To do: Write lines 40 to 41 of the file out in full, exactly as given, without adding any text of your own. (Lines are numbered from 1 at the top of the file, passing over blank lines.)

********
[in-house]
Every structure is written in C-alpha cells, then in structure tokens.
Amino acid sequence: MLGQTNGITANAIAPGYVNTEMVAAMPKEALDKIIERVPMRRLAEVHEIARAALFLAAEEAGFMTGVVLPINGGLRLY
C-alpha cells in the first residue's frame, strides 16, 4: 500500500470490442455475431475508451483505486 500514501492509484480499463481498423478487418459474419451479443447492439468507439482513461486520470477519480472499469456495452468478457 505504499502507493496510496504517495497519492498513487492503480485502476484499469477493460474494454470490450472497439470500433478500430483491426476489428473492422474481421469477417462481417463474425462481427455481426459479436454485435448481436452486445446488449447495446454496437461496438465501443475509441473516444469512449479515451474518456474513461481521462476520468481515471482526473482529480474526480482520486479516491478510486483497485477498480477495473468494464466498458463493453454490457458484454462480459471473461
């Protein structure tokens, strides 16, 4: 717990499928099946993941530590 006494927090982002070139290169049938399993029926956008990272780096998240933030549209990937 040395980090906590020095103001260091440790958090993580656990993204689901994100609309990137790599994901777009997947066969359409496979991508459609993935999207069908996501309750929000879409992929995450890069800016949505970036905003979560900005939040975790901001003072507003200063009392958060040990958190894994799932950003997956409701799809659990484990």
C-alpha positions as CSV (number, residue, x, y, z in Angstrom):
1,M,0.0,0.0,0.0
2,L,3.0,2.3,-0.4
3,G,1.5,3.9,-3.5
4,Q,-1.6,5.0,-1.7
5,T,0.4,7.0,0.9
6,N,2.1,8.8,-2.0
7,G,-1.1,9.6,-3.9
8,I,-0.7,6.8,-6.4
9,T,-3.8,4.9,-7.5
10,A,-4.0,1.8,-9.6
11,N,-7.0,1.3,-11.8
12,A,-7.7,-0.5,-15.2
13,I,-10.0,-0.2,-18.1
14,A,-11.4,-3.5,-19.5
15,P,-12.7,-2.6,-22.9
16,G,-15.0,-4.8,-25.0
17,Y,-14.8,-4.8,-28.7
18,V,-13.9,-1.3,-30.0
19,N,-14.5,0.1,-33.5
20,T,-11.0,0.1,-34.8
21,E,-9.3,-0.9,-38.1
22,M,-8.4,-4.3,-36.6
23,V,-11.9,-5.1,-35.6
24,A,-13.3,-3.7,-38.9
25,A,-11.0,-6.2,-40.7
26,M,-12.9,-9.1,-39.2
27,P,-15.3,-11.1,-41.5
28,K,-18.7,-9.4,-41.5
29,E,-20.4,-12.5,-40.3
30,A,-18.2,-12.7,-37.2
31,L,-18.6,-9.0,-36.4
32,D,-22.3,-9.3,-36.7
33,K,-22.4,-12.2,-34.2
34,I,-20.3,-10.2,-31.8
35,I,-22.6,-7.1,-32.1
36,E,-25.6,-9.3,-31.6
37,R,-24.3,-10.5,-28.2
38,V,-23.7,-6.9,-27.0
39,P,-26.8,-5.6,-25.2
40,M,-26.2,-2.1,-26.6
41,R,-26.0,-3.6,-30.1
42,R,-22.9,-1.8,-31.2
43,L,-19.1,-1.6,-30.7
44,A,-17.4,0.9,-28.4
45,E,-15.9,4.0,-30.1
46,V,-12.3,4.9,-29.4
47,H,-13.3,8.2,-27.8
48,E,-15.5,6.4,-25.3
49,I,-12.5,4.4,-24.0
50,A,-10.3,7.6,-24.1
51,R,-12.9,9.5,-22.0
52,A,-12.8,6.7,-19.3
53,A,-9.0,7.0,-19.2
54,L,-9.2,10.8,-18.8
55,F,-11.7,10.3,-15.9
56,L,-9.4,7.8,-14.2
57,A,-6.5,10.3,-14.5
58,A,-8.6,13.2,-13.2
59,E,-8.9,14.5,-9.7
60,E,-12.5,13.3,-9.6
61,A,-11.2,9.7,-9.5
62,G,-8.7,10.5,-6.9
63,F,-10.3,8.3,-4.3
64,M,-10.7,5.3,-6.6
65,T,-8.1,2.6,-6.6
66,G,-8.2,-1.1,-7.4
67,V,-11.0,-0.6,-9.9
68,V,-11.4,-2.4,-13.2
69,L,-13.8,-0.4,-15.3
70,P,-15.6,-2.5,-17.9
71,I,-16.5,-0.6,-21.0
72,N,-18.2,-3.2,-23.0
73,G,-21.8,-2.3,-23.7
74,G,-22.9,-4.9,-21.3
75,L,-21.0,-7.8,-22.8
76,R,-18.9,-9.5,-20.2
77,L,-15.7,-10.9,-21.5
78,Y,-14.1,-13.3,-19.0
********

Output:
34,I,-20.3,-10.2,-31.8
35,I,-22.6,-7.1,-32.1